Throughout his life King Norodom Sihanouk loomed large on the world stage more so because his country — while tiny in size — had an extraordinary tendency to get entangled in Cold War power politics that continued until the last of Cambodia’s internal conflicts was extinguished in 1998.
Always controversial, his death on Monday in Beijing provided historians, journalists, politicians and former colleagues with a chance to resurrect nostalgic moments and the odd cliché while Sihanouk’s biographer Julio Jeldres was irritated by foreign publications he charged had failed to check their facts.
Writing on Facebook he said: “They write whatever props up without checking the historical record or doing proper research. What kind of human race have we become?”Enjoying this article? Click here to subscribe for full access. Just $5 a month.
Jeldres had a close and personal relation with the monarch whose political antics in the late 1960s — when IndoChina was being engulfed by war — resulted in a coup, hastening the arrival of Pol Pot, the Khmer Rouge and the deaths of two million Cambodians.
His life was perhaps best summed up by Elizabeth Becker and Seth Mydans writing in the New York Times who captured not only the eccentricities of Sihanouk’s personalities but also the complexities under which he had delivered Cambodia from Japanese occupation in World War II to independence from the colonial French, through the Vietnam War era and finally to an elusive peace.
In summing-up they wrote: “Criticized throughout his life for these dramatic shifts in allegiances, King Sihanouk said he followed only one course in politics: ‘the defense of the independence, the territorial integrity and the dignity of my country and my people.’”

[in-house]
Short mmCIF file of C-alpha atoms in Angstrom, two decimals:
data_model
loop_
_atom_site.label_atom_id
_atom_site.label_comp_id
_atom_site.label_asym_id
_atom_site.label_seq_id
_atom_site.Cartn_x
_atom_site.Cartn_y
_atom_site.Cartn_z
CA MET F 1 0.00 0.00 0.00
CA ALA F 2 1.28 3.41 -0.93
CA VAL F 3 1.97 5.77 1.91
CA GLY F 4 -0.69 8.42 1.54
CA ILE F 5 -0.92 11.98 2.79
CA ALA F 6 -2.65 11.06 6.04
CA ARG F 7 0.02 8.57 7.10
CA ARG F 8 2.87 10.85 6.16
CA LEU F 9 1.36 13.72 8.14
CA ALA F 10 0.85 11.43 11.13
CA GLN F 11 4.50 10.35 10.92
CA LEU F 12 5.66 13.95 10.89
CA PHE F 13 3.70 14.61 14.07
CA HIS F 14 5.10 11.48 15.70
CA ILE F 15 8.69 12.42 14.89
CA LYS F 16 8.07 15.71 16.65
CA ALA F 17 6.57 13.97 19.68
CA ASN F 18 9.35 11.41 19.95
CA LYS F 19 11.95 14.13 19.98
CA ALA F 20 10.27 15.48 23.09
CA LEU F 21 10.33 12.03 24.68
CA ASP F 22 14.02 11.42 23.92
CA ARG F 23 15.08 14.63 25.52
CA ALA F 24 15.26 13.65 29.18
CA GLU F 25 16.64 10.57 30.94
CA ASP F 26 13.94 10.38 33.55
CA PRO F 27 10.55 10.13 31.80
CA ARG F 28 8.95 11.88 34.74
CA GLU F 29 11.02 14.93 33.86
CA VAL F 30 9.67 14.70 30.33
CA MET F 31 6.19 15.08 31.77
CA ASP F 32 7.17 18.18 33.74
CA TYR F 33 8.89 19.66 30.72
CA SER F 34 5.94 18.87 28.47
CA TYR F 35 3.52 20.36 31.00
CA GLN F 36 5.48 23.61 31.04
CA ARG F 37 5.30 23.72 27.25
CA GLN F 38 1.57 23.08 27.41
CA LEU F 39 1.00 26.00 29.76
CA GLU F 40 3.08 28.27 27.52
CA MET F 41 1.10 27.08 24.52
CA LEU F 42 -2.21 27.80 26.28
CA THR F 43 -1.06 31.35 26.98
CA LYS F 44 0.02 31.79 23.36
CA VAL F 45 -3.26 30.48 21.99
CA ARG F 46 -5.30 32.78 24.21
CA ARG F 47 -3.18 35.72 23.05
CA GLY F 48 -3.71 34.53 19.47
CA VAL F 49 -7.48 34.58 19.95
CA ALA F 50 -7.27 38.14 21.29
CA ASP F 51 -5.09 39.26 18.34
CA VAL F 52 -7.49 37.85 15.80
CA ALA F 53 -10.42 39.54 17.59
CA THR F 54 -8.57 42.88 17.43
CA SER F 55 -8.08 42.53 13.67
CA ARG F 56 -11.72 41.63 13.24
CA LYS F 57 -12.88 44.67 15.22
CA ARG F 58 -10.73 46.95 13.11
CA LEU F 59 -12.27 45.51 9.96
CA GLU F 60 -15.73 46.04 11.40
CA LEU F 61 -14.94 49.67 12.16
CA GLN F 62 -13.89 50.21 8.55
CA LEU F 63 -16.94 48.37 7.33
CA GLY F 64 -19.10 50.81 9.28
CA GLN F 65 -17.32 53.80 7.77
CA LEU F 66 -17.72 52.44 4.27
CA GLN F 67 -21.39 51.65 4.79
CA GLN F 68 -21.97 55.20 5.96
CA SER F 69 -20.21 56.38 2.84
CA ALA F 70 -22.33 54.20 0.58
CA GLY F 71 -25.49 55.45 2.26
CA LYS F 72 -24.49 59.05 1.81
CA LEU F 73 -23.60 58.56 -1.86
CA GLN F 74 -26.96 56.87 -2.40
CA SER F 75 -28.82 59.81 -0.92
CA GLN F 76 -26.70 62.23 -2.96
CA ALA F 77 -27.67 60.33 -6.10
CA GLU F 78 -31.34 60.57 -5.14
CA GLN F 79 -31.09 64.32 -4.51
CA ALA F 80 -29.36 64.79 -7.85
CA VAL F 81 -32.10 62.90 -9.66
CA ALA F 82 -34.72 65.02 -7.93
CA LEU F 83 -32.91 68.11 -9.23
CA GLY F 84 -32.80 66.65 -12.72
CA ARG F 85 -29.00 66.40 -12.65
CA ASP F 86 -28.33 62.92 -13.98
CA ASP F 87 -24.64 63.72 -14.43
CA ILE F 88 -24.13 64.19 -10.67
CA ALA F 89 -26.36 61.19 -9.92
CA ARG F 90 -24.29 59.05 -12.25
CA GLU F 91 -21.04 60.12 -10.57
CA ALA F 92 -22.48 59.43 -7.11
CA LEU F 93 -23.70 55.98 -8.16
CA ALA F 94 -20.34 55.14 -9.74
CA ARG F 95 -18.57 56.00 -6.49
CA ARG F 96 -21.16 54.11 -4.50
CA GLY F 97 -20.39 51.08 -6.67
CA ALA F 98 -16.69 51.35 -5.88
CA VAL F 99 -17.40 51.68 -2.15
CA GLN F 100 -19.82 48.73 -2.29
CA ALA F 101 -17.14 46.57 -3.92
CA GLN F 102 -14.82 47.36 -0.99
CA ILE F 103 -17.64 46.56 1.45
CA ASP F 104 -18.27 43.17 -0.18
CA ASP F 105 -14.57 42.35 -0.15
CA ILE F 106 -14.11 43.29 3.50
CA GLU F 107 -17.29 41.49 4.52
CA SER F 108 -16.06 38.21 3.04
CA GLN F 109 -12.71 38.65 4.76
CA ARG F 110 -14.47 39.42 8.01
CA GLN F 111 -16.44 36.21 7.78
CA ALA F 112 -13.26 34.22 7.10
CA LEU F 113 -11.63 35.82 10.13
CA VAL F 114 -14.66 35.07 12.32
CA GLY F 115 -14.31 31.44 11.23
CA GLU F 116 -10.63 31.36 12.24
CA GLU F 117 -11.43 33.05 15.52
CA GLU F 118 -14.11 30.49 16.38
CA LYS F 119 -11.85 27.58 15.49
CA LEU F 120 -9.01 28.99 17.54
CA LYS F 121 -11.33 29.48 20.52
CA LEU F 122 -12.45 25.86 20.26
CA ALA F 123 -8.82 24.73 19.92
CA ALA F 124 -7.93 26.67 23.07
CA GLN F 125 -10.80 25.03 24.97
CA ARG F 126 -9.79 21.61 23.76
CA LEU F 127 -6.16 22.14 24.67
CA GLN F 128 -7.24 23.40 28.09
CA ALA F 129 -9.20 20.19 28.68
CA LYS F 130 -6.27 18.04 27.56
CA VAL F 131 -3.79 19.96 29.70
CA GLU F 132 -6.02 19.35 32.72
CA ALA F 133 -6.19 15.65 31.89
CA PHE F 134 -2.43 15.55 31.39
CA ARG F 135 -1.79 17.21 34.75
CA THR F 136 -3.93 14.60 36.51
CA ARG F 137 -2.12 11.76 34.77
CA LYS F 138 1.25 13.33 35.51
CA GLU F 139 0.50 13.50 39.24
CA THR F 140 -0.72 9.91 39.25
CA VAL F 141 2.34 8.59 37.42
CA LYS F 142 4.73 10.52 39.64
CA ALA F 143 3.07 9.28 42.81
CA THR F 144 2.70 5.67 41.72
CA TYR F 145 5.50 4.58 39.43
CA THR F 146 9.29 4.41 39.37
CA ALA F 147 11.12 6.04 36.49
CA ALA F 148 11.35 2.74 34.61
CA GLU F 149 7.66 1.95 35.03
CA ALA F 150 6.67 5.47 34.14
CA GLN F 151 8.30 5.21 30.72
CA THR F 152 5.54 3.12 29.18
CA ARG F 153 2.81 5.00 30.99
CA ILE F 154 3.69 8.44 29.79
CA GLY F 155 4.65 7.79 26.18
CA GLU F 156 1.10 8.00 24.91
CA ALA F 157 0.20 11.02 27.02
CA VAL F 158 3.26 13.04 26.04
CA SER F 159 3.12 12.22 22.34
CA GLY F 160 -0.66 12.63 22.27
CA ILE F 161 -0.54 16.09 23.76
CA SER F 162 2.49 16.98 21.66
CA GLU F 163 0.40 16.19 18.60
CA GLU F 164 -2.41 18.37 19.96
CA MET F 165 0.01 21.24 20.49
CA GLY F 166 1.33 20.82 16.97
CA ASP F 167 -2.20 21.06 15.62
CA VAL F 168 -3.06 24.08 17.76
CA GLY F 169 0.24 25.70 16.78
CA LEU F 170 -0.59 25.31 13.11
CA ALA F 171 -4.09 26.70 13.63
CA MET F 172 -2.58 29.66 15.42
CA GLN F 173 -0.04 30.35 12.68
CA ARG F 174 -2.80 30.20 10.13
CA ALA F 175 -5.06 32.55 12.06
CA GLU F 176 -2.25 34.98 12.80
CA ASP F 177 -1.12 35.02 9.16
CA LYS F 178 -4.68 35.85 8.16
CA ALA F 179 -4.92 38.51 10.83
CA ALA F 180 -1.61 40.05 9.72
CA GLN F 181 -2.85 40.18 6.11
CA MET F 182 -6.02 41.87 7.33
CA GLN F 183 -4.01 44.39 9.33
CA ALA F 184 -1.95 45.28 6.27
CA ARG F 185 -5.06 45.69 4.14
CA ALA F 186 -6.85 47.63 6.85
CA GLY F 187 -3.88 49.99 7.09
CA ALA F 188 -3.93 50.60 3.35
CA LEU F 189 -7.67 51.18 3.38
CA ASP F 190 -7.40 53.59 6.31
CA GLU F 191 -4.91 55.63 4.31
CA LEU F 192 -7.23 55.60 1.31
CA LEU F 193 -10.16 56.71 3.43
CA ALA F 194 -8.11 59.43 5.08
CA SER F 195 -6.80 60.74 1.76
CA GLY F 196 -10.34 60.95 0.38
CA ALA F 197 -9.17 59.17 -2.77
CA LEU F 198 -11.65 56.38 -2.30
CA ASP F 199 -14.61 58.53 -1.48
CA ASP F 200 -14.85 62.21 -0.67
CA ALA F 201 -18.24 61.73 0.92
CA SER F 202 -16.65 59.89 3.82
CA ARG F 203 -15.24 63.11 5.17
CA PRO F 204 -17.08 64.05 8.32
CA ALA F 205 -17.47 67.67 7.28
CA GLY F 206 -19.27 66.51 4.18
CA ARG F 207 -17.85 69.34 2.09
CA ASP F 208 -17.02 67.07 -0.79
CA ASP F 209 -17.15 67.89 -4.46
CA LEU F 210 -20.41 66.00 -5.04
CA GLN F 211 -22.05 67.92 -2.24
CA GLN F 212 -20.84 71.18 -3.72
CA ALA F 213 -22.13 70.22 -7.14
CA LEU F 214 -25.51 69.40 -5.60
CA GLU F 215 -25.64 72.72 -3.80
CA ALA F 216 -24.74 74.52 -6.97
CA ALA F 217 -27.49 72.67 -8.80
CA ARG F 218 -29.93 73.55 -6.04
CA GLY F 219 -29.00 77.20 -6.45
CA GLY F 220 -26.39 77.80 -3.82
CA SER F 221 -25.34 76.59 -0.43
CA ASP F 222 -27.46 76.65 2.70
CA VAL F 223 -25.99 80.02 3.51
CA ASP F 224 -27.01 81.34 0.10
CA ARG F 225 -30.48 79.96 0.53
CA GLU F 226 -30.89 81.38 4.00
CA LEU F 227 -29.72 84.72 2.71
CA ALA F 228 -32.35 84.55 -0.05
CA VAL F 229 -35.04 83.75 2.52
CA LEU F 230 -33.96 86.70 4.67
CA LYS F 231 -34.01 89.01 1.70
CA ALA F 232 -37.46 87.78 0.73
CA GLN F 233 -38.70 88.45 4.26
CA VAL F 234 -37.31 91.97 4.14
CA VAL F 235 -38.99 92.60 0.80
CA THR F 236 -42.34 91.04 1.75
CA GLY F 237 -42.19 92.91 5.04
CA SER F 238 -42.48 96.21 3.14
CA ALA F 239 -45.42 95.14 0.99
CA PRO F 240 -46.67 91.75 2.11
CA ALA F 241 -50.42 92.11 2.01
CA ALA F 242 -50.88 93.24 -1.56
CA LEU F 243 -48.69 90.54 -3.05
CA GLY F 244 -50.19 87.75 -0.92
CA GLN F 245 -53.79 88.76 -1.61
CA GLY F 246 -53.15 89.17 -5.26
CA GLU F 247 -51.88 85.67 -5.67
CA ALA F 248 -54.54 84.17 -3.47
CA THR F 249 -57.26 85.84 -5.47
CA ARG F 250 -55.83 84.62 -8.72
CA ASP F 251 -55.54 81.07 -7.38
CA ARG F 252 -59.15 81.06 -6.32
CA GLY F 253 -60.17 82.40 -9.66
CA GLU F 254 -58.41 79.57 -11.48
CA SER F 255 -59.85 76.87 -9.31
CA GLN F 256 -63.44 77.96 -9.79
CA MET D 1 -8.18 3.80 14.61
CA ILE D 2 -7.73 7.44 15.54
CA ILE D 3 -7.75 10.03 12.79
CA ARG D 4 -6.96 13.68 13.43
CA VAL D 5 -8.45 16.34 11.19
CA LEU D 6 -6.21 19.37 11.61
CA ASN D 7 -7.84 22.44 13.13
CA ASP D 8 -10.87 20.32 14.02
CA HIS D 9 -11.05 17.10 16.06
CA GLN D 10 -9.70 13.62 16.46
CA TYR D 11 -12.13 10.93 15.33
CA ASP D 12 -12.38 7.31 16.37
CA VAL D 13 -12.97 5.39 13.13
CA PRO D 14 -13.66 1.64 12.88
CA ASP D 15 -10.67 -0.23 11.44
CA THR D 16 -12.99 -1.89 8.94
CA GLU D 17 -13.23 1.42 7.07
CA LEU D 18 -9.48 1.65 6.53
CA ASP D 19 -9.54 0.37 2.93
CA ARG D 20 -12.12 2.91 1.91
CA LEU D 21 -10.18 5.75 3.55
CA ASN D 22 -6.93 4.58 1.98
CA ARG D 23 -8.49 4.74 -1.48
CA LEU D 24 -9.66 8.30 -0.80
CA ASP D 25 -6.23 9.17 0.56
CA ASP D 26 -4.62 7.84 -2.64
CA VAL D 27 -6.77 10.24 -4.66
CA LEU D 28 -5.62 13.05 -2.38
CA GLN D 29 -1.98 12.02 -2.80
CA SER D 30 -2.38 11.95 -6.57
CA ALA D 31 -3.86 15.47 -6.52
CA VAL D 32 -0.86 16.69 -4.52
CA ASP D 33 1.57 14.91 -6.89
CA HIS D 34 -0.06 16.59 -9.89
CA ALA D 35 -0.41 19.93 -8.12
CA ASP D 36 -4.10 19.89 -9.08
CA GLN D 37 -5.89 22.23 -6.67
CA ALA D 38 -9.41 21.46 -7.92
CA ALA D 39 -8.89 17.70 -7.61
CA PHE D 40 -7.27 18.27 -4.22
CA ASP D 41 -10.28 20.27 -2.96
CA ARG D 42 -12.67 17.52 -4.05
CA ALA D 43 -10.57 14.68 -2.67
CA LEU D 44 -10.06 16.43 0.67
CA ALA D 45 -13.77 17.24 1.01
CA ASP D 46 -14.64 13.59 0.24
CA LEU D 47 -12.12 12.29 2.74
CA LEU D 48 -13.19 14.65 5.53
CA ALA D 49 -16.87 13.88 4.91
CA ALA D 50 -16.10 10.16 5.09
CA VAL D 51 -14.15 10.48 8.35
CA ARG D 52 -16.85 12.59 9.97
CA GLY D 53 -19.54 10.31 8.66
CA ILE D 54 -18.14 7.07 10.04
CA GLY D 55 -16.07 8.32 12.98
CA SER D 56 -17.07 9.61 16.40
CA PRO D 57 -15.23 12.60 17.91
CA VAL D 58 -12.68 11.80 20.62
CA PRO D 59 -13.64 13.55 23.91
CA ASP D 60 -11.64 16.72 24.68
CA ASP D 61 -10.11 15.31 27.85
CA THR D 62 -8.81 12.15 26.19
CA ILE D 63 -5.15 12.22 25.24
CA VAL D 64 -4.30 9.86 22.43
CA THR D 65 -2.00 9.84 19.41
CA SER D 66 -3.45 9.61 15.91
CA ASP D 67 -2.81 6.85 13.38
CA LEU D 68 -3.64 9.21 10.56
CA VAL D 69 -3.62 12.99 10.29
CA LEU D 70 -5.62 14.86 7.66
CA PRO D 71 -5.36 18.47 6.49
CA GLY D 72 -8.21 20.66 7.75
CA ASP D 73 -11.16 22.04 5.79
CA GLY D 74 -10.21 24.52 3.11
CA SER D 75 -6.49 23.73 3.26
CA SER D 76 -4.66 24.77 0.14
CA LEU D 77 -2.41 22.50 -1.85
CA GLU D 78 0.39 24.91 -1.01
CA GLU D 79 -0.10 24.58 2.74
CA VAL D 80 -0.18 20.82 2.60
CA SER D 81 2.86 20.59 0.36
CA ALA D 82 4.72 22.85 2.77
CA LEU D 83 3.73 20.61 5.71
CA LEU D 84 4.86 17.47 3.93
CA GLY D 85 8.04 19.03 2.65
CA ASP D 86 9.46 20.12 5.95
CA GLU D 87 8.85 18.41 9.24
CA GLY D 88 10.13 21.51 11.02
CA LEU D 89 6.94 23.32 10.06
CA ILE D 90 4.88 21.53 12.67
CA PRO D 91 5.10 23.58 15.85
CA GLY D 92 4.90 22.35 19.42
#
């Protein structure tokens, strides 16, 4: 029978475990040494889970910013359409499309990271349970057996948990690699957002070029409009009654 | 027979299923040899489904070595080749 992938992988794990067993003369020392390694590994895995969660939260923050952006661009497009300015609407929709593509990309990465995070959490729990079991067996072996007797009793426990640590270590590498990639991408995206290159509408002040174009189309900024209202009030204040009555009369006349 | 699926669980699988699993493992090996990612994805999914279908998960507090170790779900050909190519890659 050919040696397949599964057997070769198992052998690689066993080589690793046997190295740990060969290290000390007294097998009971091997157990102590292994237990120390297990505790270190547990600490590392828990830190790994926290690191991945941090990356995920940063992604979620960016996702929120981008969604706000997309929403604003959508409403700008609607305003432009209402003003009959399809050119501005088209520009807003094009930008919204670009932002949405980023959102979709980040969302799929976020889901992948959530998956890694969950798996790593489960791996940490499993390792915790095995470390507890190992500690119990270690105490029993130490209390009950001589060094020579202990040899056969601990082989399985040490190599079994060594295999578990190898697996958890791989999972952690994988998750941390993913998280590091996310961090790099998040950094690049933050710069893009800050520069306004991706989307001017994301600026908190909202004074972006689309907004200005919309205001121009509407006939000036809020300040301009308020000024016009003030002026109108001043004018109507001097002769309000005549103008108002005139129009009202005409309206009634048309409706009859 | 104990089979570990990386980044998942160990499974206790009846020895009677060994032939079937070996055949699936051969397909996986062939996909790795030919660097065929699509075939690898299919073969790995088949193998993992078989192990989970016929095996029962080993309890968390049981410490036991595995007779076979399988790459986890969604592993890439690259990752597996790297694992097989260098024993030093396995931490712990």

“In fact,” they continue, “he skillfully manipulated the great powers, usually with the support of China, to ensure his survival as well as his country’s independence. His worst nightmare, he said in an interview, was to be pushed out of his country’s political life into a quiet retirement, like Vietnam’s last emperor, Bao Dai, who died in obscurity in Paris in 1997.”
Of the historians who followed his life, two stand out. Milton Osborne, an Australian academic and author of Sihanouk Prince of Light, Prince of Darkness, wrote an obituary under the heading “Death of a Survivor”: “Sihanouk's death will be greeted with genuine grief in Cambodia, particularly among the peasantry”.
Meanwhile, David Chander, an American academic based at Monash University in Melbourne, said Sihanouk was a powerful link between ancient traditions and modern times.
"He brought Cambodia into the world, whereas the French had kept it cocooned and isolated for 90 years. But was also a figure of the old Cambodia," he said.
Chandler also described Sihanouk’s legacy as mixed: “His principles were self-preservation and terrific patriotism. He made people feel that they were worthwhile and their country was worthwhile.”
This statement best explains Cambodians’ outpouring of grief by despite many being too young to remember the conflicts and hardships that their parents and grandparents had endured.
Sihanouk’s body arrived back in Cambodia Wednesday afternoon and will lie in state for three months once the official mourning period ends on October 23, during which time his memory will be tinged with nostalgia and a reverence if only for the many millions of Cambodians who genuinely believed their monarch was semi-divine.